Interview with

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Audio Transcript

On Tuesday we talked about paying taxes to a government that funds abortions. Today the question is different, though somewhat related, in the ethical entailments of proximity. The question comes to us from Adam in Sydney, Australia, who asks, “Pastor John, as a software developer, I worry my code could end up running a porn site or a war plane in the future. Do developers of new technologies have responsibilities over how an innovation may be reapplied for evil in the future? I think of examples like nuclear science and the atom bomb. More contemporary examples would be artificial intelligence and sexually submissive robotics.” What advice do you have for Adam?

Three factors come to mind for Adam to ponder and take into consideration, which I hope will give some guidance.

1. Design for good — despite the potential for misuse.

The first one is that some things are so good and so right and so necessary that we should go ahead and do them or speak them or create them, even though we are relatively sure they are going to be misused.

And the example in the Bible that I think about is Paul’s doctrine of justification by faith. He says in Romans 3:28, “We hold that one is justified by faith apart from works of the law.” Now when he put that doctrine forward among people who are hostile, he knew what they would do with it. They would twist it and they would make it mean: “Oh, cool, I don’t have to do any works.”

Romans 3:8 says, “Why not do evil that good may come? — as some people slanderously charge us with saying? Their condemnation is just.” So Paul was being accused of saying, “Let’s do evil that good may come” because he taught that law and law-keeping are not the foundation of our justification before God. The same thing appears in Romans 5:20–6:2: “Where sin increased, grace abounded all the more. . . . What shall we say then? Are we to continue in sin that grace may abound? By no means! How can we who died to sin still live in it?” (Romans 6:1–2).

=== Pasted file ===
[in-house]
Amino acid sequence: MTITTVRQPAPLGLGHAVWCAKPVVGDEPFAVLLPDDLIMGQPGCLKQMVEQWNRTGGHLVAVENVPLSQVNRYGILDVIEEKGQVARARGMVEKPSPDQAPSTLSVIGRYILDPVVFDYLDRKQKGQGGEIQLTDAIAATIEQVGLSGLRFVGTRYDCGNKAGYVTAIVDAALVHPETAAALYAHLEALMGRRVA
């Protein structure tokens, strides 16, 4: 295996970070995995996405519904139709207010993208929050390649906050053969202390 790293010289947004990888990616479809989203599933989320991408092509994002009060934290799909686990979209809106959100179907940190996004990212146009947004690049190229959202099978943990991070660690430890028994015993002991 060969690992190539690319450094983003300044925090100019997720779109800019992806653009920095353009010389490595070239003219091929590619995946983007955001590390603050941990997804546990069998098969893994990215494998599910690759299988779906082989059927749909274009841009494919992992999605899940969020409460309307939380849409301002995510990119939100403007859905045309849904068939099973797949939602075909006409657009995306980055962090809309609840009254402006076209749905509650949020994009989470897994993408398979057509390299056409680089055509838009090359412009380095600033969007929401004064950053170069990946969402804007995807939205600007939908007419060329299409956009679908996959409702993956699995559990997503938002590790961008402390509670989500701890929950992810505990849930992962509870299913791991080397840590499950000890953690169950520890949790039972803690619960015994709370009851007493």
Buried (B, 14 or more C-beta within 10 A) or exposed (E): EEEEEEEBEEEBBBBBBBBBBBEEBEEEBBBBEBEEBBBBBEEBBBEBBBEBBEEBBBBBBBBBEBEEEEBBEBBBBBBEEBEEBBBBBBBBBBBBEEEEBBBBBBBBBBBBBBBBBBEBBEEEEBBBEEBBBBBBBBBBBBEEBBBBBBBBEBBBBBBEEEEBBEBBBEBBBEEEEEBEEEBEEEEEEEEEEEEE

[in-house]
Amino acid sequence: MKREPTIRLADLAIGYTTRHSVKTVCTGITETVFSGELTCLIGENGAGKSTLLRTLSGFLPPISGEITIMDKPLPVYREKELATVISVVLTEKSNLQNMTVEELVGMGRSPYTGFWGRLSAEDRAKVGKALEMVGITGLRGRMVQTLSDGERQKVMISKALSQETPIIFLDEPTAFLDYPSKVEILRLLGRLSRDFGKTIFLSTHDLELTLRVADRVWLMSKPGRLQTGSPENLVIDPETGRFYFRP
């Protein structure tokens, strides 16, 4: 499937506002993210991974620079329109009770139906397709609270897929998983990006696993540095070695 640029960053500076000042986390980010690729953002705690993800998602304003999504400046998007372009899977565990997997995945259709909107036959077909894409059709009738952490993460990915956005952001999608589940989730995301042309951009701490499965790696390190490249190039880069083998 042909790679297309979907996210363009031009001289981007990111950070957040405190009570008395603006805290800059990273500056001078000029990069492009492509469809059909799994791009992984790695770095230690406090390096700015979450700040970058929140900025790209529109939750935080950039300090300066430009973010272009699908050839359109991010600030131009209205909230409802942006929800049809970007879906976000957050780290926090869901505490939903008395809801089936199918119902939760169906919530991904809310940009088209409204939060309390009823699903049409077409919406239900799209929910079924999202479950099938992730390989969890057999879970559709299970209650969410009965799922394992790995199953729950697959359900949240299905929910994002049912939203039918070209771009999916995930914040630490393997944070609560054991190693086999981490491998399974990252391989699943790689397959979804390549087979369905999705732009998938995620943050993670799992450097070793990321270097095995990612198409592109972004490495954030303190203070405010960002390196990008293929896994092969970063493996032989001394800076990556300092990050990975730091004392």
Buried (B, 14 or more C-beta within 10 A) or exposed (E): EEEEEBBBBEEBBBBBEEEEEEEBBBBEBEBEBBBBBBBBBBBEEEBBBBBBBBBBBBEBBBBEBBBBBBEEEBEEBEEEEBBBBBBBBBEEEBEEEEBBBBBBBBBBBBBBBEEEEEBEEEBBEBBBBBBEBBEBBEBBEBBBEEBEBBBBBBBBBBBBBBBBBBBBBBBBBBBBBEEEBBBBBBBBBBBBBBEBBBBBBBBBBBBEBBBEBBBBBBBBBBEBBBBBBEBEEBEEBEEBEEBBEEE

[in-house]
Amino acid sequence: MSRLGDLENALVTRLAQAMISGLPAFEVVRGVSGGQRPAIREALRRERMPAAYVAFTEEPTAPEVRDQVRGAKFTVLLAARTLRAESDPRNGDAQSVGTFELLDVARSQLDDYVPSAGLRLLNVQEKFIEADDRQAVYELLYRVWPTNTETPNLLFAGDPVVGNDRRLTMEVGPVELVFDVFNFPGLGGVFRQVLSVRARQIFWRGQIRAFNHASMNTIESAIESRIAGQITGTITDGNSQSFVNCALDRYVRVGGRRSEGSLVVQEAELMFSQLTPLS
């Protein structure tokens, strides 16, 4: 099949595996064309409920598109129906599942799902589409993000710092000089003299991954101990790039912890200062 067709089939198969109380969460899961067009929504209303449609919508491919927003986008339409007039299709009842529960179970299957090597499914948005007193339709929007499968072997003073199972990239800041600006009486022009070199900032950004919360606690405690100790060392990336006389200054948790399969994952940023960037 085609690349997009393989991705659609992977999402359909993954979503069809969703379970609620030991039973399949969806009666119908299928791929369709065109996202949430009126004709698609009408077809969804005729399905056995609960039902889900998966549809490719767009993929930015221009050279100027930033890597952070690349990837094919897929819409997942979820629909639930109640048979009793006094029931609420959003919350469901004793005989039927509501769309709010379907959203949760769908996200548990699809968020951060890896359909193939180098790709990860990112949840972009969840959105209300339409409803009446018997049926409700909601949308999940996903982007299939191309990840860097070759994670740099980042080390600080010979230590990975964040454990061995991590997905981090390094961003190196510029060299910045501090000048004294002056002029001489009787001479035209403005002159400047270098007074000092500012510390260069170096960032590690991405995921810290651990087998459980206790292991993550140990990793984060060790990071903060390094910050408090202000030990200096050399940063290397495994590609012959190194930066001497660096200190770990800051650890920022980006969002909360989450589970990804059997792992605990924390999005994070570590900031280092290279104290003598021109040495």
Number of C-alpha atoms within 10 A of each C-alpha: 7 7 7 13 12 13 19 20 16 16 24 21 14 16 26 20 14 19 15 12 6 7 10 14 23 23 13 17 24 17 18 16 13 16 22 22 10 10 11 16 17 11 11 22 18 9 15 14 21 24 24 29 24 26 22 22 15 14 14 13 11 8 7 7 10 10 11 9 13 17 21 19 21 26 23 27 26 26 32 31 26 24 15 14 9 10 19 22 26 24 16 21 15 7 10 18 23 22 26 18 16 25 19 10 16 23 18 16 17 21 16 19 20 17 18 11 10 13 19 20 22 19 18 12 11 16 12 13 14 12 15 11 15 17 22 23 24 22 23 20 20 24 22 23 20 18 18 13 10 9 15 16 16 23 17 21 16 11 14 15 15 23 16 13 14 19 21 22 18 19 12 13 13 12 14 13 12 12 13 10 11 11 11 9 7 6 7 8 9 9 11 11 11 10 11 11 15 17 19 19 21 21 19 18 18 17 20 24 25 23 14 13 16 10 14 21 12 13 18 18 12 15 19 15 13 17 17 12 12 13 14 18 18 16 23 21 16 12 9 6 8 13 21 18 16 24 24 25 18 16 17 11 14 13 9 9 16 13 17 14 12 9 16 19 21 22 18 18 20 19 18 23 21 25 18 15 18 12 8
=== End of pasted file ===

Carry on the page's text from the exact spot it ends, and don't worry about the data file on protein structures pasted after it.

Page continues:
Paul knew (and so did Peter; he talks about grace turning to licentiousness in 2 Peter) that when he preached the truth, the whole counsel of God, there were glorious aspects of it that would be twisted and misused to people’s very destruction, just like an atom bomb. In fact, my guess is more people are in hell today because of the twisting of Paul’s language than from the atom bomb. I think I could say with a pretty serious degree of confidence: the false teaching of depending on works has damned more souls than the atom bomb ever destroyed. And yet Paul went on teaching the truth.

So I think with regard to many inventions this is true — maybe all of them. Roads, wine, hunting guns, cars, smartphones, and any number of other things can all be used for good or turned for evil. And the potential for good, I would argue, is worth the effort. And those who design the good are not necessarily responsible for the evil. So that is my first thing for Adam to consider.

2. Weigh the outcomes for both good and evil.

A second thing to ponder is whether the code that he is working on — or whatever it is that we develop and bring about — is minimally useful for good and maximally useful for evil.

In other words, there is a certain proportionality that should figure in here. A tiny possibility of some good and a huge possibility of much evil should cause a Christian to put his creative efforts in another direction.

3. Consider ways to minimize misuse.

Finally, are there controls that can be attached to the invention that would limit its misuse, something like patent rights or the like? I don’t know the laws here or the possibilities, but the principle holds that if you bring something into being that could hurt others, it would be justifiable and loving to find ways of limiting the misuse of the invention.

Here is an analogy. Truett Cathy created the Chick-fil-A sandwich, and it’s a good sandwich — especially the spicy one. And he maintains such control over this sandwich that you can’t buy one on Sunday. Why did he do that? Well, he just said, “That’s a use I don’t want to be made of my sandwich. I don’t want my sandwich to be used that way, and I don’t want my stores to be used that way, and so I am going to control it.” That means there are various ways you can use to control things, and I think Adam should seriously consider that.

So let me summarize my points:

  1. The potential for great good is worth the risk of misuse.
  2. If we determine there is small potential for good and great potential for evil, we should direct our energies in another way.
  3. We should investigate appropriate controls on what we create to channel it to the best use and minimize its misuse in the future.